Benefits of Exercise
by John Zimmerman, Chiropractor
Components of Exercise:
There are three major components of exercise; cardiovascular,
strength, and flexibility. Cardiovascular exercise means exercise which benefits the heart and lungs. When this
is mentioned, most people think of aerobic exercise, which is exercise that raises the heart rate to a certain
level for a specified period of time. This component of exercise is very important in terms of overall
Another component of exercise is strength. While this may conjure
up images of huge bodybuilders strutting on stage flexing their muscles, it might be better to think in terms of
daily activities. With proper strength training, it becomes easier to hold a squirming baby, carry groceries, or
do a myriad of household chores. Of course, strength training is also the most effective way of changing a
person’s figure. Also, adding muscle mass is also a terrific way of bumping the amount of calories a person
One very important, but often overlooked, aspect of fitness is
flexibility. When speaking of flexibility, we are most likely to picture people with extraordinary levels of
flexibility such as gymnasts or circus performers. In reality, like strength, flexibility really comes into play
most during ordinary activities. Proper flexibility and good range of motion not only helps protect against
injuries during sports and exercise, it also allows us to perform everyday tasks more efficiently and with less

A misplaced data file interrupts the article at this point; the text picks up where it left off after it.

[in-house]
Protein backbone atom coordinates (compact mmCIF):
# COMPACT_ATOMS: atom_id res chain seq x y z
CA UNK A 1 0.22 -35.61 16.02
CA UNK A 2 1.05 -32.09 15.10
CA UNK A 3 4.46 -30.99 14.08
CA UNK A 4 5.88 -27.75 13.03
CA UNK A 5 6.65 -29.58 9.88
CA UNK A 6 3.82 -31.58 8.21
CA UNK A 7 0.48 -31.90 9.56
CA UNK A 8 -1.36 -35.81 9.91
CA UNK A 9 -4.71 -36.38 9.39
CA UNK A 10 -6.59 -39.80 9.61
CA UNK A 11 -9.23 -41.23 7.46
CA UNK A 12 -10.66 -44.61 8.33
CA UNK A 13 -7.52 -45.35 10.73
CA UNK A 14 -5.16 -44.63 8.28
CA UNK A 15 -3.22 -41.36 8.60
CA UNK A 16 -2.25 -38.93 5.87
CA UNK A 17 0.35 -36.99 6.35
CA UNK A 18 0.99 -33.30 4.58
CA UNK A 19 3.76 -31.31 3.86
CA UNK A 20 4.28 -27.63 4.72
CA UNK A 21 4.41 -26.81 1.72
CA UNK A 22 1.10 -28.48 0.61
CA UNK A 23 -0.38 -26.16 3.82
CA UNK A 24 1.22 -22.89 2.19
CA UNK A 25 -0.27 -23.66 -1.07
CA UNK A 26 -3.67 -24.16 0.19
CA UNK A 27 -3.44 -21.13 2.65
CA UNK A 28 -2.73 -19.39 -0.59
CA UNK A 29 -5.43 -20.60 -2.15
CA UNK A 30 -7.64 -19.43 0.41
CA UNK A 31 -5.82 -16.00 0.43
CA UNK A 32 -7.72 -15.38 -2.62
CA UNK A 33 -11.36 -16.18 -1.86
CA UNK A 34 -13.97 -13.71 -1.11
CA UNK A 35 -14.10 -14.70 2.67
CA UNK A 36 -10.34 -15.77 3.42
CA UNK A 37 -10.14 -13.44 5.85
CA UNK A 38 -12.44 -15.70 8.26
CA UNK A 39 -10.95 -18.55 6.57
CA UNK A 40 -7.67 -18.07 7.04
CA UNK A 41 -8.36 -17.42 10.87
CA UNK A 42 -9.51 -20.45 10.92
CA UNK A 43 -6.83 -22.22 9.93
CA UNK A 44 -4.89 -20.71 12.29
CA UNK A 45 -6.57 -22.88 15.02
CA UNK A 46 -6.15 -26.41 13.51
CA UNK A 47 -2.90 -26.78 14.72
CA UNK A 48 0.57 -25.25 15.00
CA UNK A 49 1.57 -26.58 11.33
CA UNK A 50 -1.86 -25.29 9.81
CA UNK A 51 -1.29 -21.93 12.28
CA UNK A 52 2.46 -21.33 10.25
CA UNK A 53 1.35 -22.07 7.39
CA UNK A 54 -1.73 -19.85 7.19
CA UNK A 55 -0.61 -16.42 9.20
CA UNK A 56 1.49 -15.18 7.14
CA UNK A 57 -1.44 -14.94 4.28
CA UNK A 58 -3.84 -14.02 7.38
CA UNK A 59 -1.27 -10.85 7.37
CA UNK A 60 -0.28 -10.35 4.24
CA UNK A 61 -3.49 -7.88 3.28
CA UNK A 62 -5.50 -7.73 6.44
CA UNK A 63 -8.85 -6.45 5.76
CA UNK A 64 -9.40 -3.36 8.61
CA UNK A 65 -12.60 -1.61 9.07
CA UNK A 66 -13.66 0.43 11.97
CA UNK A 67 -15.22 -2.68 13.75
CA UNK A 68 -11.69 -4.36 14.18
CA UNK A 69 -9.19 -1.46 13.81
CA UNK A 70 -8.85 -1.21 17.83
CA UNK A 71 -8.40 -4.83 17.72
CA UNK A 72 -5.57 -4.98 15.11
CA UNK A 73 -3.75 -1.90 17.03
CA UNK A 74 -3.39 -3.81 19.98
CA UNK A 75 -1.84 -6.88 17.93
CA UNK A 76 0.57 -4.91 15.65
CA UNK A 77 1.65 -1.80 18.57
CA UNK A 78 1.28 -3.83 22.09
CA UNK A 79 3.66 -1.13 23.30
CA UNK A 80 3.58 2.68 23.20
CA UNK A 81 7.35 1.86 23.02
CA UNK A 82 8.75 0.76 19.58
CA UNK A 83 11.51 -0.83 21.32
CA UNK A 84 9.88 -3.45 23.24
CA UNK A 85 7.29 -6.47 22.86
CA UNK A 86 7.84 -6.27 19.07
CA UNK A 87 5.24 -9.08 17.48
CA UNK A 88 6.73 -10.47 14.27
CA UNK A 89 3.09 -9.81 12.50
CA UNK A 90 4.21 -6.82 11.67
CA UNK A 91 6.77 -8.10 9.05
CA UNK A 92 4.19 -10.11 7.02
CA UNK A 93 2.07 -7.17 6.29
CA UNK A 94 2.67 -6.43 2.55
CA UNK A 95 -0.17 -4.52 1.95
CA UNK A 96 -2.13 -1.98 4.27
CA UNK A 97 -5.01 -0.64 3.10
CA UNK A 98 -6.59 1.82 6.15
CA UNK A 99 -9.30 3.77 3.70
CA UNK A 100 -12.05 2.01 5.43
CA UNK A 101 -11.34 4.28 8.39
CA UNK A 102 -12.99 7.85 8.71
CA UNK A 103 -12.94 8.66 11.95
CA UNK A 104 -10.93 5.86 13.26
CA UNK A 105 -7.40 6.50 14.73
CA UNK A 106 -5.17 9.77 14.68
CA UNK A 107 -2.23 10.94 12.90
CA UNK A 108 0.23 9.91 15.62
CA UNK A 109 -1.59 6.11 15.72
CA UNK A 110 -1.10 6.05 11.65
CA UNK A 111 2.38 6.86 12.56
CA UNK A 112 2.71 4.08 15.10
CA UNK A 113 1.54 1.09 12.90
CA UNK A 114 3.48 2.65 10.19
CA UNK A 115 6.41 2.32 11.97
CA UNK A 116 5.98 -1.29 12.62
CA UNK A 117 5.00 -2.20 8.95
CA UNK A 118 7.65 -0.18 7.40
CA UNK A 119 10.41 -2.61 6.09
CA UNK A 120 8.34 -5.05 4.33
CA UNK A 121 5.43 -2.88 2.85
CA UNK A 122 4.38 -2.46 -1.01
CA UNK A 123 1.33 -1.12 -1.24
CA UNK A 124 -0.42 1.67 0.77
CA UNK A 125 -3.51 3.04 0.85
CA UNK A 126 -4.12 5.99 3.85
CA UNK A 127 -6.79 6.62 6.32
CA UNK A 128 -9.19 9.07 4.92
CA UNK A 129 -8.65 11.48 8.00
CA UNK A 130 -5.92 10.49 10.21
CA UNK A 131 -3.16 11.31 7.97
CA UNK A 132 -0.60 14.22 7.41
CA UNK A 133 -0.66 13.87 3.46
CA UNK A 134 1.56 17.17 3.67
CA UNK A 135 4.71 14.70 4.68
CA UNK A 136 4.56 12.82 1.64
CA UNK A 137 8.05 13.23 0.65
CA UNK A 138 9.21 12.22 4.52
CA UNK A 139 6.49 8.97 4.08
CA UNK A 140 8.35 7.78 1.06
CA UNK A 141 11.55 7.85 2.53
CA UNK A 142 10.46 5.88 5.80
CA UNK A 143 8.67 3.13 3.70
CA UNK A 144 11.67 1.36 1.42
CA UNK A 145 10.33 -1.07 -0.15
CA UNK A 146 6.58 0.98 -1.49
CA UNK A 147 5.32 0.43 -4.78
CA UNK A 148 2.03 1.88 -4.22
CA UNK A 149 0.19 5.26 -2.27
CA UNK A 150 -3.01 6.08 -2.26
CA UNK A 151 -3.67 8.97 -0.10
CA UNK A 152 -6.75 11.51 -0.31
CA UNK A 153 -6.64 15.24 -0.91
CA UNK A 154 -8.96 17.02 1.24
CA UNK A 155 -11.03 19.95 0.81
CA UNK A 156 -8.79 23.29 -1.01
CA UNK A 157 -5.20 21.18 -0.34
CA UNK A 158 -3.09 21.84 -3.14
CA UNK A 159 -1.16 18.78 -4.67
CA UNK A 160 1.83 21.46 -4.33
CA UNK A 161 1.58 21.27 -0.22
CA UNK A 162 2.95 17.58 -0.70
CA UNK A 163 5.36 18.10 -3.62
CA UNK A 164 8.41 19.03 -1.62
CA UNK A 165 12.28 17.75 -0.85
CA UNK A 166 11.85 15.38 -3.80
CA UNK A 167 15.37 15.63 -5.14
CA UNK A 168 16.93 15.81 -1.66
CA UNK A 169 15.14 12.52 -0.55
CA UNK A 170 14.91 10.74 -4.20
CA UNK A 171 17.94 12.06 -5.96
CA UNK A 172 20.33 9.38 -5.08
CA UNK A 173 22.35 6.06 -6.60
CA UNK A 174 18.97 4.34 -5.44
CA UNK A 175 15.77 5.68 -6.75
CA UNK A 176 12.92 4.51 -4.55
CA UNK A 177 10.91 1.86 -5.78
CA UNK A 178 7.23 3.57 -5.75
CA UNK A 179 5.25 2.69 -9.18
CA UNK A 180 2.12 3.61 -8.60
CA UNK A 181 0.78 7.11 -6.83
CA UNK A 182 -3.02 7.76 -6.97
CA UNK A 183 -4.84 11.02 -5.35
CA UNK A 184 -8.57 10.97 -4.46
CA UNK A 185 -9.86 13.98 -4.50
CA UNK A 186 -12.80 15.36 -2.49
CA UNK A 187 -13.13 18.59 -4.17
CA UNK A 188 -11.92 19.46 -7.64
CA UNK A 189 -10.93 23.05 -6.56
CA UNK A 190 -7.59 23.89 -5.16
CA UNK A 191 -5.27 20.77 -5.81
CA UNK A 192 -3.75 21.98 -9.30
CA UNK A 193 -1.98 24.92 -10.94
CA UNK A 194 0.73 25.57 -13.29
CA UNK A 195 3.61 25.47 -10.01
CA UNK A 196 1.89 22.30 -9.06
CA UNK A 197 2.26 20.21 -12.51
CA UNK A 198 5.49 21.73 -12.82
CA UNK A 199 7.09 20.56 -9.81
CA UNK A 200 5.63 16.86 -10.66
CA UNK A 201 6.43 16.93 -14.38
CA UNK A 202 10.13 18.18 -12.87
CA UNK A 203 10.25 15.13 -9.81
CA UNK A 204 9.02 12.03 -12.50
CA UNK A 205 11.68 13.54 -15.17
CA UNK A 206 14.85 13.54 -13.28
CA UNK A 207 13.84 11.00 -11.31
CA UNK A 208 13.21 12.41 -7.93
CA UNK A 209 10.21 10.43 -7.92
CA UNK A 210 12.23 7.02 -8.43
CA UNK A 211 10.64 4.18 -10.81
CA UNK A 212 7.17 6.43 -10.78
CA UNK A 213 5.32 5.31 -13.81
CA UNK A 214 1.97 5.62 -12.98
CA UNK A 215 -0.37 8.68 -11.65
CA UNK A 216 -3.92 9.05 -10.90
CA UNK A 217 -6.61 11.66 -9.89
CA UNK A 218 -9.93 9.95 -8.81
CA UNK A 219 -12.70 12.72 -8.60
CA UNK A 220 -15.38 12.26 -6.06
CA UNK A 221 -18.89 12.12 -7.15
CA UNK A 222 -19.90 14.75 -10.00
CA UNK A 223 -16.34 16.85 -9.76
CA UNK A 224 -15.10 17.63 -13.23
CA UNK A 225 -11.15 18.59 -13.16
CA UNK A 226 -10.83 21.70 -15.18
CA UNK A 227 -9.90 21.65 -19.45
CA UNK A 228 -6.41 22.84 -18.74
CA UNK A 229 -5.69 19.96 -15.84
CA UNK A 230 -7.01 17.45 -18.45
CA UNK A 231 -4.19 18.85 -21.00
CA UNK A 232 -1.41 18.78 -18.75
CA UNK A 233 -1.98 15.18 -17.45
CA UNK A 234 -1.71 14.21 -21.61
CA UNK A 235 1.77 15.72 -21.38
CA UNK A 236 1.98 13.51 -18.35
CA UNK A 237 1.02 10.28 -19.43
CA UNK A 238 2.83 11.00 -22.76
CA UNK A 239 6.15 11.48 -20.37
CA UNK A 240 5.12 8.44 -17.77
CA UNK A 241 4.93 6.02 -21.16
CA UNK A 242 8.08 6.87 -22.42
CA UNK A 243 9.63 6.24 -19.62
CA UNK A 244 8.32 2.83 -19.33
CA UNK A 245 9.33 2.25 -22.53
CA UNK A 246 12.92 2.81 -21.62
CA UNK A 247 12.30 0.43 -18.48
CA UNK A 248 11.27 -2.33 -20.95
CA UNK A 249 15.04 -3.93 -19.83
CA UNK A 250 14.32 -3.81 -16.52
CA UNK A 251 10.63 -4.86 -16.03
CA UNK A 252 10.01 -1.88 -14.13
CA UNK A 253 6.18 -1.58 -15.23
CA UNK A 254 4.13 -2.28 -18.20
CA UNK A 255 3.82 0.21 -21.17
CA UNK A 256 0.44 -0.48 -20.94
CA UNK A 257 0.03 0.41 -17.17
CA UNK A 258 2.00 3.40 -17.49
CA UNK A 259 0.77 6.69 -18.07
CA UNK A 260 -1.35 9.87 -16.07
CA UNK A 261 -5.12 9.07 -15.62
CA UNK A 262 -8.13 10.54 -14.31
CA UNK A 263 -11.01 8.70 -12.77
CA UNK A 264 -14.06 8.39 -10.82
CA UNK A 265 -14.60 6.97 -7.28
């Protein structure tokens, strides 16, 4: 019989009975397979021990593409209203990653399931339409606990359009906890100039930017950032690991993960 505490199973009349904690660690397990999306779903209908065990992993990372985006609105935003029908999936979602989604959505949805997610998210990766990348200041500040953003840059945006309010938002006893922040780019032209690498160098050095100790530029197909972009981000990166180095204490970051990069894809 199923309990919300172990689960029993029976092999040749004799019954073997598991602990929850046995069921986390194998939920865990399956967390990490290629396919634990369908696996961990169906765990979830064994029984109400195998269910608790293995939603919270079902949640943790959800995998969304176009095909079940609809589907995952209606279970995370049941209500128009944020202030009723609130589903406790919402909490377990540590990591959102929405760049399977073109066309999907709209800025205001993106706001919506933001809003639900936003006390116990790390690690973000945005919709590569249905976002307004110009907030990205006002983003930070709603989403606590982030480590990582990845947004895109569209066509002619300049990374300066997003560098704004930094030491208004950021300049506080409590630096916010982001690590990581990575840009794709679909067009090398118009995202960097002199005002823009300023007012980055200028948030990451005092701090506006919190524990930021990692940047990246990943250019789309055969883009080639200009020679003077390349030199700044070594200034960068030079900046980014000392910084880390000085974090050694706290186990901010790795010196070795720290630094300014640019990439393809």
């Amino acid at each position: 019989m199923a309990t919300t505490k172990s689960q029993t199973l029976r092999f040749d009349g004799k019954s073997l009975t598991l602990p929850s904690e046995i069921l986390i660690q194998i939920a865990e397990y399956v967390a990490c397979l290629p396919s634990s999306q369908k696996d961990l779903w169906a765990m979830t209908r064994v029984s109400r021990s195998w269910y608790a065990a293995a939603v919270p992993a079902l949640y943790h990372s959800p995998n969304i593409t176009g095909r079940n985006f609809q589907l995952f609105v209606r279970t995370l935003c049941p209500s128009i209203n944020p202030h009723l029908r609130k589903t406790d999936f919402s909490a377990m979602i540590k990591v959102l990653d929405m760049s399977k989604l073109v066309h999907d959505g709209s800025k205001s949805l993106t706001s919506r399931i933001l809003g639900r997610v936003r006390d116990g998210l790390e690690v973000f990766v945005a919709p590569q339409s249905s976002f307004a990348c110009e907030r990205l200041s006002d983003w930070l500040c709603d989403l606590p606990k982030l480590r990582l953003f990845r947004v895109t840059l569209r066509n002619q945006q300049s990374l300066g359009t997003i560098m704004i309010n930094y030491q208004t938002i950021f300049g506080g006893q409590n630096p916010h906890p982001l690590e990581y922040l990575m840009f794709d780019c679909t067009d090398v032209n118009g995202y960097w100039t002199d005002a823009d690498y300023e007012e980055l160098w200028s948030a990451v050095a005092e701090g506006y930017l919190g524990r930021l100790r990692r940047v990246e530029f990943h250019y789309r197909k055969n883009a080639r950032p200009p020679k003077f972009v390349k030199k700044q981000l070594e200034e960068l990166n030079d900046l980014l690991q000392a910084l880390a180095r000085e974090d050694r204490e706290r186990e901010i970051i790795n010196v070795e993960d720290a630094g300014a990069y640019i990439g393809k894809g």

likelihood of injury. Folks who have experienced such injuries could certainly describe how difficult life can
be if you aren’t able to shower, comb your hair, or tie your shoelaces.
So what kind of exercise is best?
All kinds of exercise can be beneficial in certain aspects.
Everyone’s goals will be different. But the fundamental goals should be the same, to increase cardiovascular
fitness, strength, and flexibility. Of course, a good exercise should offer these benefits with little risk.
Above all, to make exercising useful there are only a few general guidelines to keep in mind.
If the exercise is something you really enjoy doing, you will be
much more likely to do it often enough to derive some positive effects. Some people may really enjoy exercises
that challenge them to keep getting better. Sports of all kinds can provide such a challenge.
2. Make it a
Everyone who exercises on a regular basis has somehow made a
decision at one point to make exercising a priority in his or her lives. Exercising must be done on a regular
basis at least a few times a week in order to get the maximum benefits. In our lives, we will always face time
conflicts and other challenges which will seem to stand in the way of taking care of ourselves. Only by making
exercising a priority, can we “find the time”. However, once you are in shape, exercising will have become a
habit as regular as brushing our teeth should be, and you will not ever want to get out of shape
3. Get friends
There probably isn’t a single person anywhere who doesn’t
sometimes feel less than motivated to exercise. If you have a friend or significant other to work out with, it